“If you look at kind of the approach, it’s taking a sort of pulp B genre fun conceit and treating it A-plus,” Abrams said. “Doing it with a kind of respect for the audience and the characters that you don’t necessarily always find in genre movies. That was something that I certainly think that Drew [Goddard, writer] and Matt [Reeves, director] did in the first film and certainly something that the screenwriters again did in this one.” (The new screenwriters include Josh Campbell, Matt Stuecken and Damien Chazelle, who was originally going to direct “10 Cloverfield Lane” but went on to film “Whiplash.”)


No matter how much this film feels like its similarly named predecessor, it’s not a sequel. “This is decidedly not called ‘Cloverfield 2.’” Trachtenberg said. “What I love about the title is that it sounds like a ‘Twilight Zone’ episode. And this movie is one giant ‘Twilight Zone’ episode.”

After the cloak and dagger of secret scripts, the cast headed to New Orleans for more isolated drama. As if to solidify the secrecy of the task they’d undertaken, the three-member cast was all but sequestered inside its prop bunker. “I think when you’re filming in a place like that and you’re going to the same set every day, and you very rarely see daylight because you’re working such long hours, it sort of starts to bleed into reality,” Winstead said. “I would lose track of what time it was or what day it was..... That was kind of surreal at times.”

They were never fully cut off from the Bad Robot army. Although Abrams was off shooting another deeply secretive film, “Star Wars: The Force Awakens,” he was able to watch from afar. “Miraculously, somehow [Abrams] found a way to watch all of our dailies,” Trachtenberg said. “I would wake up before a day of shooting to find an email from him saying, ‘Great inserts, love the inserts you’re getting!’ After I shot the air lock scene he sent me an email that said, ‘Airlock! ‘Because he loved the way it looked.”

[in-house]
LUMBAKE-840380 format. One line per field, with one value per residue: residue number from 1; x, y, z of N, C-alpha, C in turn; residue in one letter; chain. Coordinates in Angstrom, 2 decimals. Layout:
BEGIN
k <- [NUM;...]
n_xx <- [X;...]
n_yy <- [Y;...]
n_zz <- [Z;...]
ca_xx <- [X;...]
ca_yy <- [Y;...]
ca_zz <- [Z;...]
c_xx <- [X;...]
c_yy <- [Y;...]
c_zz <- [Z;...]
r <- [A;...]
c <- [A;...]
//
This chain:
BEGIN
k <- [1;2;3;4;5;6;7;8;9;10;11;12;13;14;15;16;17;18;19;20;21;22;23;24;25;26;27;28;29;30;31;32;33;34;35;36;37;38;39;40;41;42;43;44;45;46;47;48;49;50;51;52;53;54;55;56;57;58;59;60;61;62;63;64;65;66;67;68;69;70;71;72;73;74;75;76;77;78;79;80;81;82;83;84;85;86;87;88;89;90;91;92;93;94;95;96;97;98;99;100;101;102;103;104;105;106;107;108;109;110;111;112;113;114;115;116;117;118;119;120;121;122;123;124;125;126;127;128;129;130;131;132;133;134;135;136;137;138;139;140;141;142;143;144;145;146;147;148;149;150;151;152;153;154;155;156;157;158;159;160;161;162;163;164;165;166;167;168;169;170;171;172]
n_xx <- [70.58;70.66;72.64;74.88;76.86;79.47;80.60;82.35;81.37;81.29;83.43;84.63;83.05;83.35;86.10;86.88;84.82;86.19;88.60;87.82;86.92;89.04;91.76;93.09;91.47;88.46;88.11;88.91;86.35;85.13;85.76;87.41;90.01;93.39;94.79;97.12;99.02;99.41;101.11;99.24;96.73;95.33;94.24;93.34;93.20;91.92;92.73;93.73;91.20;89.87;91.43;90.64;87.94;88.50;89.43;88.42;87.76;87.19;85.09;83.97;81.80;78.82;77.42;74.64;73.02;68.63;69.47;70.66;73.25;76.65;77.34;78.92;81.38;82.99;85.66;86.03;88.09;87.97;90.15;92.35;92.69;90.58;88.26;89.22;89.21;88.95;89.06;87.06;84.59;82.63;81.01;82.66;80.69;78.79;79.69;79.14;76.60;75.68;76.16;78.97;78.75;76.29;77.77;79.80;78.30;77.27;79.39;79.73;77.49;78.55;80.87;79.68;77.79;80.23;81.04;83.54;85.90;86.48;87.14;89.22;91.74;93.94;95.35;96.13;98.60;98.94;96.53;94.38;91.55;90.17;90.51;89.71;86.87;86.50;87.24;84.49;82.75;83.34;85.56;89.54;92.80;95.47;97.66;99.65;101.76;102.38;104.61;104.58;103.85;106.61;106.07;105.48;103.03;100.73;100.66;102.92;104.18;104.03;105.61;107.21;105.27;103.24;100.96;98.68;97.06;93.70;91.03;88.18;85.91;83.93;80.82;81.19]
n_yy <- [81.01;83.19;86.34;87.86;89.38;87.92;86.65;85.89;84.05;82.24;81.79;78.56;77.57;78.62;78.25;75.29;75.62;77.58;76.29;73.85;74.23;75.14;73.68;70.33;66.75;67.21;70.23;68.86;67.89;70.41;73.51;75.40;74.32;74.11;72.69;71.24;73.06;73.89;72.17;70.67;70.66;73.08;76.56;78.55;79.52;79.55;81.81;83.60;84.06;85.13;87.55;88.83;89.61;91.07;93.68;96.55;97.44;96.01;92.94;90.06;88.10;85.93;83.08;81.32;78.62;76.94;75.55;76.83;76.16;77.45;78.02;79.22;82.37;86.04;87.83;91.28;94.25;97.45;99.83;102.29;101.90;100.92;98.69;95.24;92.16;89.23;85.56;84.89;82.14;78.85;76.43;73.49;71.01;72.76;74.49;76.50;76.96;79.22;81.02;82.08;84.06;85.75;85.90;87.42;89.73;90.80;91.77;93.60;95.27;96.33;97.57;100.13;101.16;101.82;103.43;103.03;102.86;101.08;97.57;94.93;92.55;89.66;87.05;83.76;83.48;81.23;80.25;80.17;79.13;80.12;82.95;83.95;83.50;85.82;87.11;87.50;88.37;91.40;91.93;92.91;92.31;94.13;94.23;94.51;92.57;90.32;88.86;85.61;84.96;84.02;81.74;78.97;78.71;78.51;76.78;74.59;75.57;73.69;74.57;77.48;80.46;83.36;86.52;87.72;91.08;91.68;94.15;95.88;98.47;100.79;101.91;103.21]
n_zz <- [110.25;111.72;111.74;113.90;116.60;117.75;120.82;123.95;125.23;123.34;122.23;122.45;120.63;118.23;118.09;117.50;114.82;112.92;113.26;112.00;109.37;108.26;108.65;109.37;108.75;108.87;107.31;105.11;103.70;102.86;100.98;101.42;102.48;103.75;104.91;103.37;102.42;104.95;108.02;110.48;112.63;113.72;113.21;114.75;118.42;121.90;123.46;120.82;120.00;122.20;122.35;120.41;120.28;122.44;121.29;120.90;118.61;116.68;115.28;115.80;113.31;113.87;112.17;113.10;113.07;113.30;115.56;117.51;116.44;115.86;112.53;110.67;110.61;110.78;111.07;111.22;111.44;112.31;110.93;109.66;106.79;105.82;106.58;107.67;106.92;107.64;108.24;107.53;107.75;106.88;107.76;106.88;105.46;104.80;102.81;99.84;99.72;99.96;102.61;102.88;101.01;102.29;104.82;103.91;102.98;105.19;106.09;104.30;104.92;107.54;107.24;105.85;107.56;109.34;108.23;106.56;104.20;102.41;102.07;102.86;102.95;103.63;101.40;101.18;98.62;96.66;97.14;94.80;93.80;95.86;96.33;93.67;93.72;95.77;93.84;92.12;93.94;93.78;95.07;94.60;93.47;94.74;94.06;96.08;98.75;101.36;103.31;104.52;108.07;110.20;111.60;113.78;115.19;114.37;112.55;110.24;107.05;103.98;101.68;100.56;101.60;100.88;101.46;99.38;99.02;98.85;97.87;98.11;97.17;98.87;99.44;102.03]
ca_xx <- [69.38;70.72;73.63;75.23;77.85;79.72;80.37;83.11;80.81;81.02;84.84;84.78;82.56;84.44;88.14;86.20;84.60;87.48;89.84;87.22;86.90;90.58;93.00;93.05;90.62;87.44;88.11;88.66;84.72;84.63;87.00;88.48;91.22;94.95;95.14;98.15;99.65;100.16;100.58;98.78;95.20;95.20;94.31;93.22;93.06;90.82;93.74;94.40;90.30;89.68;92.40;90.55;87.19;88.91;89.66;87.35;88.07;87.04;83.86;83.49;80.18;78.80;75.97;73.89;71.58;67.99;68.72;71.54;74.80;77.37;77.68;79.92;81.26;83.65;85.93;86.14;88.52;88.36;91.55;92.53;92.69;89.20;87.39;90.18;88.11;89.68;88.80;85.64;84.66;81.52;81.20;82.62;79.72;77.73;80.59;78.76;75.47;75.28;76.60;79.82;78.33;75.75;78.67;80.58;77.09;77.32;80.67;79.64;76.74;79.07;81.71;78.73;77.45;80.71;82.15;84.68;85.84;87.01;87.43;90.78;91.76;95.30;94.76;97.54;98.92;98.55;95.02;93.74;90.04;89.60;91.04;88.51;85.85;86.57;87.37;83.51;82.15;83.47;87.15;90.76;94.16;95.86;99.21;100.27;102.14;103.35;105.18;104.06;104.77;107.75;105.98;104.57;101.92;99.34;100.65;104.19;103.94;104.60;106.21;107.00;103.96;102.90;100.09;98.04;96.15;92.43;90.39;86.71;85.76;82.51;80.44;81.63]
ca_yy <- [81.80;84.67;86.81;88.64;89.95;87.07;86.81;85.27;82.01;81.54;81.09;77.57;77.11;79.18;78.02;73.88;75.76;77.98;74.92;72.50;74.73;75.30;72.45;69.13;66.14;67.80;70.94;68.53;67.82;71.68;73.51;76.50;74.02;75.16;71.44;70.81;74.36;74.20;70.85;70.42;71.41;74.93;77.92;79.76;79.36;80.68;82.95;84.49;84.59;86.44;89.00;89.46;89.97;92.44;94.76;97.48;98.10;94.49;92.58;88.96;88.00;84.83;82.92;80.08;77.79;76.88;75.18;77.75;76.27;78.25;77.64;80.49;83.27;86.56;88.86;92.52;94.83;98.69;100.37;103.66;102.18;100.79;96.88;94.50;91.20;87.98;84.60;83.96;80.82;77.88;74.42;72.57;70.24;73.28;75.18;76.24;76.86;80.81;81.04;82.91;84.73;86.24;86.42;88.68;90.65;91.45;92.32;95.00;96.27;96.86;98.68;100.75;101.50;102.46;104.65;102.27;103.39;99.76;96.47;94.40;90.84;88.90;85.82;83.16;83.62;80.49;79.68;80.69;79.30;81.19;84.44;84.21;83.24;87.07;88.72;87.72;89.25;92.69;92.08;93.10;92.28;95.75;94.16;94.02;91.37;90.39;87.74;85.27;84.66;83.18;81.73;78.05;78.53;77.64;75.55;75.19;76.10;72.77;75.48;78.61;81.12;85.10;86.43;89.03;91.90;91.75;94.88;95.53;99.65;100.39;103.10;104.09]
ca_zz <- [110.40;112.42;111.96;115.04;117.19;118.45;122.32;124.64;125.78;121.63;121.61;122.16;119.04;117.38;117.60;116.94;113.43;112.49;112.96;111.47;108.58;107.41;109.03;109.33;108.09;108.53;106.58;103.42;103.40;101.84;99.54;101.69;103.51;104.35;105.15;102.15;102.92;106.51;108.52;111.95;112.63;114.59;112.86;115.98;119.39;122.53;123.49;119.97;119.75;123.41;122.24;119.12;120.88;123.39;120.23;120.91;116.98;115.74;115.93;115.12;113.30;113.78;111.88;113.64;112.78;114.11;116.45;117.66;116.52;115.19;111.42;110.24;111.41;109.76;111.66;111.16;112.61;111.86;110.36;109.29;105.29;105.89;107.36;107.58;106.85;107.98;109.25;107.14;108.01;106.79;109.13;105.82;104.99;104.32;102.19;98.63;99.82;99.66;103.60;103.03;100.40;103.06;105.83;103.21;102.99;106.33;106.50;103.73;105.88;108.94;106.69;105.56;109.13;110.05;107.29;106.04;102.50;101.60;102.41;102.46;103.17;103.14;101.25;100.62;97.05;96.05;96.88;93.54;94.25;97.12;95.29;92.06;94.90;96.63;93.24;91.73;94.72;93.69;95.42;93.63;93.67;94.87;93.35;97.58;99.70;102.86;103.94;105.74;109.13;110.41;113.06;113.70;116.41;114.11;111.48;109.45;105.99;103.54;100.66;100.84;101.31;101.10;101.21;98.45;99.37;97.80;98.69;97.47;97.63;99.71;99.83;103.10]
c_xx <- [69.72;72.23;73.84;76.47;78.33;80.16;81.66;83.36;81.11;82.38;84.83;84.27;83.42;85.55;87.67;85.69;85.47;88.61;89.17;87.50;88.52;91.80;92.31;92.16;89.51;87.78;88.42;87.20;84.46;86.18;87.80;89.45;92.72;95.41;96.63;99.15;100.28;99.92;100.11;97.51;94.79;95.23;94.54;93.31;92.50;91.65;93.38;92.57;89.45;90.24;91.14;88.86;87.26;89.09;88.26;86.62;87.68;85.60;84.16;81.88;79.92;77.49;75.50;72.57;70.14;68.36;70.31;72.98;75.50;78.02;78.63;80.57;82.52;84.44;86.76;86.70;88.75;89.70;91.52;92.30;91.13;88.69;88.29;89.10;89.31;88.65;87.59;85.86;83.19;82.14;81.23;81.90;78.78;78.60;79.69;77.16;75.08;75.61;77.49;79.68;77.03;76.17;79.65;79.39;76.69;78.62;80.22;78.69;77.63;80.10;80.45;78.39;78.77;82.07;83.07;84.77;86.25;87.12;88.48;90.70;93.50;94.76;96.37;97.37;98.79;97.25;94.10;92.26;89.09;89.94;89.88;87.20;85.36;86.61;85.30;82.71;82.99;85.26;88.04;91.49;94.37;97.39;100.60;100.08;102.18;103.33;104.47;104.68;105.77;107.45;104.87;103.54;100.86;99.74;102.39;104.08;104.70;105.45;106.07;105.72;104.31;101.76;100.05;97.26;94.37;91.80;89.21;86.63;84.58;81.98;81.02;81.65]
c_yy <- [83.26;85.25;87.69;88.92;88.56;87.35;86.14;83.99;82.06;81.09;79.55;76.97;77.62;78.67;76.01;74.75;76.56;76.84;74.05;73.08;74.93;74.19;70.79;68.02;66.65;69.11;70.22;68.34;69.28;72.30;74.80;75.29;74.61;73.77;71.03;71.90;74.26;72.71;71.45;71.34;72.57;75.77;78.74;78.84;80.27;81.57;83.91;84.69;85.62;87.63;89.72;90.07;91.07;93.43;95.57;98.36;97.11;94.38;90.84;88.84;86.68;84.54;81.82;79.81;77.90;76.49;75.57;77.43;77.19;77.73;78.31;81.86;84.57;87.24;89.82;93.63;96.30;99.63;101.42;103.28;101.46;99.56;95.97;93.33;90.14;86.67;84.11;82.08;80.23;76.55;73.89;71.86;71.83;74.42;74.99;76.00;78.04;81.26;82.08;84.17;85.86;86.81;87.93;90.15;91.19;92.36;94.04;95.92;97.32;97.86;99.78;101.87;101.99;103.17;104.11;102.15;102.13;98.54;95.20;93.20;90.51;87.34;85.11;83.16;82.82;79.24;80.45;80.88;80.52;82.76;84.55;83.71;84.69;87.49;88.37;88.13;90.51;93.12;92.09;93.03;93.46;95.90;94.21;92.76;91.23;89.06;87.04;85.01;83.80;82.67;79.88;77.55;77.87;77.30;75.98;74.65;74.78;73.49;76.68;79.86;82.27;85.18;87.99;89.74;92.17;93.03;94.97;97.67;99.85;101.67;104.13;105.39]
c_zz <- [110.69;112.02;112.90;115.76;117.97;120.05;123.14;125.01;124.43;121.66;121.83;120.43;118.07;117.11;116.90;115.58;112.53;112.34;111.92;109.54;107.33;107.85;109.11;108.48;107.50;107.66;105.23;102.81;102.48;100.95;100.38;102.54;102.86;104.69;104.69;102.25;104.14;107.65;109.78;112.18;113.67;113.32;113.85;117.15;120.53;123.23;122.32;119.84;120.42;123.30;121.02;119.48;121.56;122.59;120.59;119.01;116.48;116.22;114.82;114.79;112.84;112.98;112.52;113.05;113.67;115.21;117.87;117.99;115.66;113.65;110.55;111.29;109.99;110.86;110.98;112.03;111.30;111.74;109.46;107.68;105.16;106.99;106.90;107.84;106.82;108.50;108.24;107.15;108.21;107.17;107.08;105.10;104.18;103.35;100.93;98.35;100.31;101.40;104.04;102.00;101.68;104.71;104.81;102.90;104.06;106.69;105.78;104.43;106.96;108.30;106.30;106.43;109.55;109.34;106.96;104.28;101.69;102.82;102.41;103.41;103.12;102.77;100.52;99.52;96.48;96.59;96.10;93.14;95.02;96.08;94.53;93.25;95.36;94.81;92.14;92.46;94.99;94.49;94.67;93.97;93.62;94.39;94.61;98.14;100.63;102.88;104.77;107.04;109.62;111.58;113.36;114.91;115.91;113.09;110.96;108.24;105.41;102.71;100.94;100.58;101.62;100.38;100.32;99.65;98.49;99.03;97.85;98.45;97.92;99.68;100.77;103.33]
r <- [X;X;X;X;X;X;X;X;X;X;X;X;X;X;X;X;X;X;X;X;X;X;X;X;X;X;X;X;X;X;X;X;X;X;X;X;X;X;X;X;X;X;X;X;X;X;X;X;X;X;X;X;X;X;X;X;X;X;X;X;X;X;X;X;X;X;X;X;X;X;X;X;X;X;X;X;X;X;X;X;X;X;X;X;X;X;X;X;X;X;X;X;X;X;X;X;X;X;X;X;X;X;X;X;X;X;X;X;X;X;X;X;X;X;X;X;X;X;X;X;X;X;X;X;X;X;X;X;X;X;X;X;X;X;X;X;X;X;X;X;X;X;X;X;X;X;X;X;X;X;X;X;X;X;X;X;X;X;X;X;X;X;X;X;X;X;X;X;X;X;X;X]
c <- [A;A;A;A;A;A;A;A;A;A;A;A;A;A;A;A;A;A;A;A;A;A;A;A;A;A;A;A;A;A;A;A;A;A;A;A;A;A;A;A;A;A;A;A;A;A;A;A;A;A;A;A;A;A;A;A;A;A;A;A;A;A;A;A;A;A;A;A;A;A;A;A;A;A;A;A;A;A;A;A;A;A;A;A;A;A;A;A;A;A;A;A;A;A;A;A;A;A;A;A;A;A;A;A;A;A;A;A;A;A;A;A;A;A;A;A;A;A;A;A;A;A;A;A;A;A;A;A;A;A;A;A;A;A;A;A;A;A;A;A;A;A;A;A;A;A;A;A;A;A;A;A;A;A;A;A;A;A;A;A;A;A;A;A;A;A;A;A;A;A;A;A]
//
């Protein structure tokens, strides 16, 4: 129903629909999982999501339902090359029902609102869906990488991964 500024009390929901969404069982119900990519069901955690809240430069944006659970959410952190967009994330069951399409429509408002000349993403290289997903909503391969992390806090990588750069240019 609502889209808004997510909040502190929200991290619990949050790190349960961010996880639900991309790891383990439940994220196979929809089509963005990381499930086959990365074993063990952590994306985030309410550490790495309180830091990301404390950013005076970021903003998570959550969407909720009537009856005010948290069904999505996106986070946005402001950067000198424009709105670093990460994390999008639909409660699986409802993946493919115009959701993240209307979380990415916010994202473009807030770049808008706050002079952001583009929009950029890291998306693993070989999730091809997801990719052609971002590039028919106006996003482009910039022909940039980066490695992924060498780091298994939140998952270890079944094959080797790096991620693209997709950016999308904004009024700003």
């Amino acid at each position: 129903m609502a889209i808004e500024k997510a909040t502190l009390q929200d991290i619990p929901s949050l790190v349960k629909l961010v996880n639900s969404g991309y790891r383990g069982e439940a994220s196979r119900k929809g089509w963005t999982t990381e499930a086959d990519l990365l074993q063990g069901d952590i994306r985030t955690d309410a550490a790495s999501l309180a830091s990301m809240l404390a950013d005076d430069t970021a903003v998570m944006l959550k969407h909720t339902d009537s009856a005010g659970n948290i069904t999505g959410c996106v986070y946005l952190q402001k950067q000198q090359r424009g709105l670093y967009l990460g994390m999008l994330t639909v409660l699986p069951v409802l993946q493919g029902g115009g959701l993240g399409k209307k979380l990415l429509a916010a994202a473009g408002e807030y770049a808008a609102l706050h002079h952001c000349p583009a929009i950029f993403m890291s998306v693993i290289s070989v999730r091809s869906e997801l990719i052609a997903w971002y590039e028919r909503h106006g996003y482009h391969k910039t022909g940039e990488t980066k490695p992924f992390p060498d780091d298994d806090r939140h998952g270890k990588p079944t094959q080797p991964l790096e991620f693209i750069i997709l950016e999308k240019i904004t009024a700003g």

But how does one keep a secret from the audience when the title itself could be perceived as a spoiler? Doesn’t including this Bad Robot drama under the “Cloverfield” banner automatically show its hand to the audience? Abrams isn’t worried and warned that despite what the audience may think they know about his grand plans for the Cloververse, in truth we’re still in the dark.

No one can know what a ‘Cloverfield’ is or isn’t until they know what it is or isn’t.

— J.J. Abrams

“No one can know what a ‘Cloverfield’ is or isn’t until they know what it is or isn’t,” Abrams said. “The idea of having an umbrella title that allows for all possibilities is to me incredible fun.”


Twitter: @MdellW